China’s charm offensive in Southeast Asia

Attracted by the region's cheap labour, abundant natural resources and growing consumer markets, Beijing is now determined to win over its ASEAN neighbours.

China has been in bitter disputes with Vietnam and the Philippines over territorial claims in the South China Sea. But if you were in Nanning this week attending the China-ASEAN Expo, there was little hint of that simmering tension.
 
Senior Chinese and Southeast Asian leaders, including a ranking member of the standing committee of the Politburo (the most powerful political body in China) and prime ministers of Singapore and Cambodia, senior ministers from Laos, Vietnam, Burma and Thailand have all turned up for the largest trade show in the region.
 
Chinese vice-premier Zhang Gaoli, a member of the standing committee of the Politburo, downplayed the tension with the China’s neighbors, focusing instead on the booming trade relationship with ASEAN, which is tipped to reach US$1 trillion within this decade.     
 
“The peace and stability of the South China Sea concerns regional development and prosperity and the well-being of the people, hence serving the common interests of all the countries in the region, “ he says.
 
Beijing is also turning to ancient history to woo its Southeast Asian neighbours.
 
Chinese president Xi Jinping says the country wants to build a new 21st century maritime silk road with its neighbors, alluding to the maritime expedition of Chinese admiral Zhen He in the 16th century, who explored the region with his large fleet that reached as far as East Africa.
 
He has been promoting that message this week during his tour of Indian Ocean countries on the proposed route that include India, Sri Lanka and Maldives.
 
It is not hard to see why China is launching a charm offensive in the ASEAN countries. The region is of both vital economic and strategic interest to China and other regional powers like Japan and the United States.
 
Economically, the ASEAN countries continue to grow as an economic powerhouse with a combined GDP of $US5.6 trillion and more than 600 million people.  China is the largest trading partner for the ASEAN countries, taking advantage of the free trade agreement signed in 2010.  
 
Furthermore, the ASEAN Economic Community will come into existence at the end of 2015, effectively creating one of the world’s largest free trade areas.  China wants to further entrench its economic position in the region by building a high-speed railway connecting Southwest China and Southeast Asia.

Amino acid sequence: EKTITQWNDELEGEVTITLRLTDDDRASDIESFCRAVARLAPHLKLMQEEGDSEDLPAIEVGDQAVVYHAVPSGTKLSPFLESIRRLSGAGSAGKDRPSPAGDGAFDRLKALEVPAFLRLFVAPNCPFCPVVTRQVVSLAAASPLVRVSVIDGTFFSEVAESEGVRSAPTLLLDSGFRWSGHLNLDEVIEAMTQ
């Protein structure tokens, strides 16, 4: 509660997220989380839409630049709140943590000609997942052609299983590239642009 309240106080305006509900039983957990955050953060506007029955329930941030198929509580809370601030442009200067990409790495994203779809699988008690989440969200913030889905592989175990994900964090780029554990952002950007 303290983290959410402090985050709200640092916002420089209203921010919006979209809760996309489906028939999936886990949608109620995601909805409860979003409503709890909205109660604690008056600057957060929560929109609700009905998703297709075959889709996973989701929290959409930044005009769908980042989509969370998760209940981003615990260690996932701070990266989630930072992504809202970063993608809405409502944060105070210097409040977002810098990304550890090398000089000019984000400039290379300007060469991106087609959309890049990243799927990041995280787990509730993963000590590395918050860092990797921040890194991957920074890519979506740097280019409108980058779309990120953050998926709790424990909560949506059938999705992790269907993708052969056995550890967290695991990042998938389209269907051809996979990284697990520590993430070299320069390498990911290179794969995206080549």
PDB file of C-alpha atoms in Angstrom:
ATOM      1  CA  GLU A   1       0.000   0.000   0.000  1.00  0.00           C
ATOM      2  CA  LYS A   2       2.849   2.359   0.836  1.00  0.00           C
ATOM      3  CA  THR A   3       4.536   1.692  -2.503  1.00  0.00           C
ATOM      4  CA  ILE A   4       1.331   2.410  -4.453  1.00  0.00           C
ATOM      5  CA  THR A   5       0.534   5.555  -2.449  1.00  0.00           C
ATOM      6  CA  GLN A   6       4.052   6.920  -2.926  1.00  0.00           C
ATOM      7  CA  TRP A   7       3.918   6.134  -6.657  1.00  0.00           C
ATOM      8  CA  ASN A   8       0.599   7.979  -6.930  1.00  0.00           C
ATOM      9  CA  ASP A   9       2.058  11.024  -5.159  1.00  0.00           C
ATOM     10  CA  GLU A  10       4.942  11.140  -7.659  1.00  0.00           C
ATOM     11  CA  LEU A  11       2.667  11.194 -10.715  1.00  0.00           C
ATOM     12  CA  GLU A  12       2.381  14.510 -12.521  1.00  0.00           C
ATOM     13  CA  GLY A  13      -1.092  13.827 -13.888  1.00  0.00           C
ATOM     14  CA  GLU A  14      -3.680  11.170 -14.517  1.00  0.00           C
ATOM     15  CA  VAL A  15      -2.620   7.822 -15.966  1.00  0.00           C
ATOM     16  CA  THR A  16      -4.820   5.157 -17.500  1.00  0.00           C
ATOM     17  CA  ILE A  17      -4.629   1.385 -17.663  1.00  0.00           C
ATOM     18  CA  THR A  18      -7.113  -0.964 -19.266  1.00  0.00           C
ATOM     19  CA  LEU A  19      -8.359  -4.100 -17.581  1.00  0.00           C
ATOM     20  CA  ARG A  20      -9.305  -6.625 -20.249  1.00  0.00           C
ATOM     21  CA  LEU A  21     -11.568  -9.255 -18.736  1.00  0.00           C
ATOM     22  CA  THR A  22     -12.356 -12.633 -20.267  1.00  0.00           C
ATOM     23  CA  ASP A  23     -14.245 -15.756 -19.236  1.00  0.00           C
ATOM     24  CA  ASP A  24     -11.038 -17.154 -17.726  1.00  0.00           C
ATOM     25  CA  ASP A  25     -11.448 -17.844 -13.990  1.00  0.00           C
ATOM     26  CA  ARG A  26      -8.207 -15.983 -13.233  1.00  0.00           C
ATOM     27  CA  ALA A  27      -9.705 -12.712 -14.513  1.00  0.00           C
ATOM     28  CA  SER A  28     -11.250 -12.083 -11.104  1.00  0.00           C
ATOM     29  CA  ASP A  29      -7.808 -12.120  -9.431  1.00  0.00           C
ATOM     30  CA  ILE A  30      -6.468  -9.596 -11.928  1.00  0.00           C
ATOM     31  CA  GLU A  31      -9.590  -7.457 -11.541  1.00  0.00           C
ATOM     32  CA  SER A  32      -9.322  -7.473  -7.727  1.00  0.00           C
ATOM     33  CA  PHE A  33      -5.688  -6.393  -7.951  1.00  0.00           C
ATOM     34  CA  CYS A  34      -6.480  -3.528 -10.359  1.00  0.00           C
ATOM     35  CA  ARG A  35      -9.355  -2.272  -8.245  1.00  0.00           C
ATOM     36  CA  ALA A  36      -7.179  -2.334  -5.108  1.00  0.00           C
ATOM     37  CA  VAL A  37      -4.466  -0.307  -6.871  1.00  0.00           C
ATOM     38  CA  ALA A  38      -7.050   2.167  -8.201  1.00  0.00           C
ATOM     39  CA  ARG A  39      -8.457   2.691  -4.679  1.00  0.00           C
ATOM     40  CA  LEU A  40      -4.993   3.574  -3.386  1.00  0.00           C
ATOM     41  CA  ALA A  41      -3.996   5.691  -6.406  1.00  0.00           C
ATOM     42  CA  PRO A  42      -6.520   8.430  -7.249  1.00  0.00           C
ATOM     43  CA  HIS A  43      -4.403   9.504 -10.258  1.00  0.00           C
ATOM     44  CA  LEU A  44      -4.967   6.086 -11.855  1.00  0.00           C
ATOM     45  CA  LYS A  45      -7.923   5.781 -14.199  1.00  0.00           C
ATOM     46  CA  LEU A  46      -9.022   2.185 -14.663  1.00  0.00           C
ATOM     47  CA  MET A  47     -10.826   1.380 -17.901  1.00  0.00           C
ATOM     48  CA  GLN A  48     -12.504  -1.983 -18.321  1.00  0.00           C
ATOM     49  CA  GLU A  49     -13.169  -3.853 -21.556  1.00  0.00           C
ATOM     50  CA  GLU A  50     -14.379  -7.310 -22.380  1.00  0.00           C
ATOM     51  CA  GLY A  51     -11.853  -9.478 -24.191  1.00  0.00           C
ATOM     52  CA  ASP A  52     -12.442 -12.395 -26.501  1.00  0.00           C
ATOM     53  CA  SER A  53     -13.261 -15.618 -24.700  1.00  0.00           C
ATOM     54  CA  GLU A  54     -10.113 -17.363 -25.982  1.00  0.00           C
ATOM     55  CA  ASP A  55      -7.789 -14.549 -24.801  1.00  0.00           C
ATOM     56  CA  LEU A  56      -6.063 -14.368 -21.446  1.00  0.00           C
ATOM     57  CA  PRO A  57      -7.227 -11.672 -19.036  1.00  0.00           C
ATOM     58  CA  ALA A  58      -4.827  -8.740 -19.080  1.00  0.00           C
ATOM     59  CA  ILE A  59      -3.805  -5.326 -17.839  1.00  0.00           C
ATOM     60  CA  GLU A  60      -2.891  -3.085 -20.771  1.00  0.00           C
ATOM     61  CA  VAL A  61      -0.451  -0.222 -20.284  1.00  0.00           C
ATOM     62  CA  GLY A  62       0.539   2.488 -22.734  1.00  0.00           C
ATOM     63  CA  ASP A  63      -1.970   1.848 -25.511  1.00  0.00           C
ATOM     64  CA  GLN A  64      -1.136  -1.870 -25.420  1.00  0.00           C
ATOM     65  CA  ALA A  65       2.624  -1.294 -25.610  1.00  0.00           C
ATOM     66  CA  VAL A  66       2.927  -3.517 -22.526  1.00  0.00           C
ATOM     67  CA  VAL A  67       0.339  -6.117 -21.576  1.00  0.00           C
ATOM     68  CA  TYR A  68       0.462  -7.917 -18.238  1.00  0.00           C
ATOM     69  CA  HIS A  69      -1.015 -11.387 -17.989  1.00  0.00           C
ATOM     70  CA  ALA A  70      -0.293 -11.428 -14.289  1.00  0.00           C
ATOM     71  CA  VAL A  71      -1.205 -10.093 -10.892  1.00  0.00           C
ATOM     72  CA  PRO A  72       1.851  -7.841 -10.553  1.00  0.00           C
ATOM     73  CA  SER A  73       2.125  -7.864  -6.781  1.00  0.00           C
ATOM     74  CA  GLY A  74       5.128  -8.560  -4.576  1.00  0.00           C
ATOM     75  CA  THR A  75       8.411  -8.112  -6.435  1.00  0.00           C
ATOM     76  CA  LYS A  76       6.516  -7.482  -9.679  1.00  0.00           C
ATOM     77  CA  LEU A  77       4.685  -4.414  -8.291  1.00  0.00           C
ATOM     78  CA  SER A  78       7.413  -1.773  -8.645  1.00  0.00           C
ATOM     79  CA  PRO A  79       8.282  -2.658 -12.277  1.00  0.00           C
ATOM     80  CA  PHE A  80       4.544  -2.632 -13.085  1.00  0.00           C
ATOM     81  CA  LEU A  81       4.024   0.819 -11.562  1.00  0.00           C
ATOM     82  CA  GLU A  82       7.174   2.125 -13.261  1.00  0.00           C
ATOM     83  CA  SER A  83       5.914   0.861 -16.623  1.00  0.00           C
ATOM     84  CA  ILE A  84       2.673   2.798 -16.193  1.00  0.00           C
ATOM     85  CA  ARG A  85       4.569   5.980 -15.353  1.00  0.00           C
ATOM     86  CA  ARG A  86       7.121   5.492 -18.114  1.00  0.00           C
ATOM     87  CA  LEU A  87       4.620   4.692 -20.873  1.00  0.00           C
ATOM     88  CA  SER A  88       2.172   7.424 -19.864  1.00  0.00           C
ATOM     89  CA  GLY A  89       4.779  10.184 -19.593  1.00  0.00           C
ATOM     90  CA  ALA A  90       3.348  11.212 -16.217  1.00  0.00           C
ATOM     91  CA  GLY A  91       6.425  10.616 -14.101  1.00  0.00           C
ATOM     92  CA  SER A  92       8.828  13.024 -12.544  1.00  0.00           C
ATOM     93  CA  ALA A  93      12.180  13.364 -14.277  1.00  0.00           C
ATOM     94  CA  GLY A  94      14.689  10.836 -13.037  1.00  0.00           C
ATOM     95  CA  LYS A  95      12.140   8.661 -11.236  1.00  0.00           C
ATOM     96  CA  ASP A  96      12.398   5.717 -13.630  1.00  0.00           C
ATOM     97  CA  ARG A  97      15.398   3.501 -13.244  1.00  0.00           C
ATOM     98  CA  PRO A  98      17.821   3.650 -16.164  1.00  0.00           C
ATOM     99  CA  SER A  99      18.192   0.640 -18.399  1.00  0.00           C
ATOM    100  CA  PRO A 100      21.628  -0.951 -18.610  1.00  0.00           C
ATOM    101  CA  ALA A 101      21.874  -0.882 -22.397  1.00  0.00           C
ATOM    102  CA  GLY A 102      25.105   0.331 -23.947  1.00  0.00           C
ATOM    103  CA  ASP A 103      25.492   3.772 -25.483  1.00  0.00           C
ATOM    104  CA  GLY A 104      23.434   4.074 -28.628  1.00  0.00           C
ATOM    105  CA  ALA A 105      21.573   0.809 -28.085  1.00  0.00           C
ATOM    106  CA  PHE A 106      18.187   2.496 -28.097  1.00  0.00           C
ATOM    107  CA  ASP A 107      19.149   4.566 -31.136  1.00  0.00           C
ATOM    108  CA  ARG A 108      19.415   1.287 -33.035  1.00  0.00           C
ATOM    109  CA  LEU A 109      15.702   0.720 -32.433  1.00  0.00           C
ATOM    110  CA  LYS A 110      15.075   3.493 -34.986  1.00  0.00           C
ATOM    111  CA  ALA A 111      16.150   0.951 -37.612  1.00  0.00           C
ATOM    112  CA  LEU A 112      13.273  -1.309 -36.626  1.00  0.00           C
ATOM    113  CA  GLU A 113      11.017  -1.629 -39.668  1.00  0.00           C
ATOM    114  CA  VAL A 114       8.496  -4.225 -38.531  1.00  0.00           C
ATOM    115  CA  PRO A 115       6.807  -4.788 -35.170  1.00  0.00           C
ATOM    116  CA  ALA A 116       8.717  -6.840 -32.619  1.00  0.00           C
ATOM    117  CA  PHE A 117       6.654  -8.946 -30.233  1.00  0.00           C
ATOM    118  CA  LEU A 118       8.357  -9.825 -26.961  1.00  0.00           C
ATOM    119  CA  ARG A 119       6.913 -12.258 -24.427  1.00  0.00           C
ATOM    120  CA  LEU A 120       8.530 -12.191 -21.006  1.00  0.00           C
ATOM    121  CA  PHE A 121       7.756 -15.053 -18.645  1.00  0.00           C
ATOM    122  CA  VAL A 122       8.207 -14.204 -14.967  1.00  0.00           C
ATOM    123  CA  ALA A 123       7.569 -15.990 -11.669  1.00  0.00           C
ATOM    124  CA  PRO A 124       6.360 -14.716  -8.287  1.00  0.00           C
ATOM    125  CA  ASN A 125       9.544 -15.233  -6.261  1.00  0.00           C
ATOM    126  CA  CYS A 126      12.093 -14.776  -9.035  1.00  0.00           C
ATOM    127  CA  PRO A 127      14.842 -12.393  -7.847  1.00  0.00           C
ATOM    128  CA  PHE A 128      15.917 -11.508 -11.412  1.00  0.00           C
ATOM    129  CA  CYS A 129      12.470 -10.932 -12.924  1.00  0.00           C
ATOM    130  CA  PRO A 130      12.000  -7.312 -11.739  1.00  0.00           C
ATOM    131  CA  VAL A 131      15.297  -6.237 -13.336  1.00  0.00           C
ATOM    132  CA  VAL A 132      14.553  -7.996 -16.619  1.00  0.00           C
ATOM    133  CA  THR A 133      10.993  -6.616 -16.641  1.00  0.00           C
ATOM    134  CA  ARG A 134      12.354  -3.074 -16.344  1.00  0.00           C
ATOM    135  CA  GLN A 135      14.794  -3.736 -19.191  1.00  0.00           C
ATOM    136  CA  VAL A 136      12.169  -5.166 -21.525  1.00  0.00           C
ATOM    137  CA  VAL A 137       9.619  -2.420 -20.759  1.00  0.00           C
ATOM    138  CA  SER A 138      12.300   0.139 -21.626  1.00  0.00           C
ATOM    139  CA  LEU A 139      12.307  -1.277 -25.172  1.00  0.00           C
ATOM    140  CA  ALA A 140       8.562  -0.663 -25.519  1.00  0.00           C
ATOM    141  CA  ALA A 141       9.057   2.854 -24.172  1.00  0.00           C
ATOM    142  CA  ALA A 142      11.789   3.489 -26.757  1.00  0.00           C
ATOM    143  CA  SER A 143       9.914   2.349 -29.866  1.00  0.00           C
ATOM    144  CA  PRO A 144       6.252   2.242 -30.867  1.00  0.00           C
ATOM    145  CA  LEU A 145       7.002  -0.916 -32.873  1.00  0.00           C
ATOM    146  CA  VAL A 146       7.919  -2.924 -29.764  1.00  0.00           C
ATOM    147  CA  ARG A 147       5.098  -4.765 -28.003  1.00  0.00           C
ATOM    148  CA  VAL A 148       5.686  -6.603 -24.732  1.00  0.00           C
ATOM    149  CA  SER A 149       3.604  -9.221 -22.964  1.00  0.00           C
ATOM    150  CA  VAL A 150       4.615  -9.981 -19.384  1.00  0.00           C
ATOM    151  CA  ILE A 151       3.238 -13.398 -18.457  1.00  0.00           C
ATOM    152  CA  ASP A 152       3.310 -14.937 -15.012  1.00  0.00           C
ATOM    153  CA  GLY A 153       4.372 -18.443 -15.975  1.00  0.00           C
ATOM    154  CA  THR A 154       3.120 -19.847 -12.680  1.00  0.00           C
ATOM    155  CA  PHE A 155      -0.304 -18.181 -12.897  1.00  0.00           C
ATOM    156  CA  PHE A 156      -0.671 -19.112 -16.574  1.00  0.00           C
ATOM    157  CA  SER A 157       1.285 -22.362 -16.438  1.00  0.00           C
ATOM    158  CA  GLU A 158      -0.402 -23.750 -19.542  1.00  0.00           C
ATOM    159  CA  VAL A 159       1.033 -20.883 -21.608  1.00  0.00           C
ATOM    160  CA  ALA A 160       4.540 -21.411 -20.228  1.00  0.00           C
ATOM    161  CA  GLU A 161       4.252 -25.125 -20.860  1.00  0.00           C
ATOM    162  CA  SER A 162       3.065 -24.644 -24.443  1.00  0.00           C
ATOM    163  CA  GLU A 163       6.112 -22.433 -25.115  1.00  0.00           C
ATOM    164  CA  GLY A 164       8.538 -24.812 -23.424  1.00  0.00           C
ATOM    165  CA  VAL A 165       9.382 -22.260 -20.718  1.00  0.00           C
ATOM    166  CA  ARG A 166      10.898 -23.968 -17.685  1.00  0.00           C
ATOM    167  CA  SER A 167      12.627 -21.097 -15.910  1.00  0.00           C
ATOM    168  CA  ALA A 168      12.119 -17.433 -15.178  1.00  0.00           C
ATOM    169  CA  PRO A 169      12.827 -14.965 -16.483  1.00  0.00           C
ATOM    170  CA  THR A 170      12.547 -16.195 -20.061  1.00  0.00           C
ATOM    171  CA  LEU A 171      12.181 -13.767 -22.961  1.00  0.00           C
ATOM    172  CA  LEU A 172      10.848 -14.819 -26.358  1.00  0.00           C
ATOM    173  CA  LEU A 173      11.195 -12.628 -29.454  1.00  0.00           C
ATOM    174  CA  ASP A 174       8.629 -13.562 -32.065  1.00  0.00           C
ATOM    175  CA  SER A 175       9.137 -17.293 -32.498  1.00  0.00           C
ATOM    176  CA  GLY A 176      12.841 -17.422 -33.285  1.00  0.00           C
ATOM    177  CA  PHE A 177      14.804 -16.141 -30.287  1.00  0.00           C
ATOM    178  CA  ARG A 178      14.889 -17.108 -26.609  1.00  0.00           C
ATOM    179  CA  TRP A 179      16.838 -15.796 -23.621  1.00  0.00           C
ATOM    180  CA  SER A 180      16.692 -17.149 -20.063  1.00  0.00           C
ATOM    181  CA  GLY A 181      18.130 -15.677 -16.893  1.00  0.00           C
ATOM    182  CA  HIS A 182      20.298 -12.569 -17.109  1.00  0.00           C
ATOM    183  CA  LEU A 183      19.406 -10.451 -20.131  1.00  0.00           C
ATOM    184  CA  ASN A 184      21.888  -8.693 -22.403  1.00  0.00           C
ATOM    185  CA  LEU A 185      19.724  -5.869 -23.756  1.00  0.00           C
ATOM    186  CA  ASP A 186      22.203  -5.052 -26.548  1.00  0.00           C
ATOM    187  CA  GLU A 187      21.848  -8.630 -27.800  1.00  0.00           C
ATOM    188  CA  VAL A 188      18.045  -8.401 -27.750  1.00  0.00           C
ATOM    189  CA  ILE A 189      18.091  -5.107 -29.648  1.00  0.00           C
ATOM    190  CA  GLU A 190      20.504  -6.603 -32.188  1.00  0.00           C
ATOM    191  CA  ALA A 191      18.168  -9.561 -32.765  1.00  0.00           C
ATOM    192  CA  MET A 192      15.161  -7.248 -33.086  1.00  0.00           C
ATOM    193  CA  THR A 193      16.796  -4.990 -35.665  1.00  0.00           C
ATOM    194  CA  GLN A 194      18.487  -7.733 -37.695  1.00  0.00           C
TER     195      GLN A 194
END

Zhang Gaoli also called for upgrading the current free trade agreement with the region, encouraging more trade and investment. Chinese businesses, both state-owned and private, are both showing increasing interest in investing in Southeast Asia.
 
Ministry of Commerce officials even encourage Chinese businesses to invest in the Philippines at a time when the bilateral relationship is at its lowest point due to escalating territorial disputes. The Chinese are busy building industrial parks throughout Southeast Asia to take advantage of the region’s cheaper labour, abundant natural resources and growing consumer markets.
 
China’s charm offensive is taking place at a time when its Asian rival, Japan, is also making a concerted effort to expand its economic influence in the region.
 
Japanese Prime Minister Shinzo Abe visited Indonesia, Vietnam and Thailand in January 2013 as his first foreign trip after his re-election. Abe also urged closer security ties with the region at the recent Shangri-La Security Dialogue organized by the London-based International Institute for Strategic Studies.
 
Abe said, “Japan will offer its utmost support for the efforts of the countries of ASEAN as they work to ensure the security of the seas and skies, and thoroughly maintain freedom of navigation and freedom of over flight.”  
 
This is not to mention the US’ policy of a 'pivot' to Asia, which many Chinese view as Washington’s effort to contain China. “ With a belligerent Japan to its east, being on good terms with its western neighbours [ASEAN] is essential to providing China with much needed strategic stability as it focuses on growing its economy,” says the state-owned English newspaper China Daily.
 
Beijing’s charm offensive in the region is directed at improving it’s standing at a time when some ASEAN countries are becoming nervous about China’s assertive policy.  One of the signature policies is to offer 150,000 scholarships to Southeast Asian students.
 
Zhang Gaoli, one of the country’s most senior political leaders told ASEAN leaders at the expo that China wants to resolve South China Sea disputes peacefully.
 
“China is ready to work with ASEAN countries to implement the Declaration on the Conduct of Parties in the South China Sea in a comprehensive and effective manner,” he says.
 
Peter Cai travelled to Nanning as a guest of the Chinese government.

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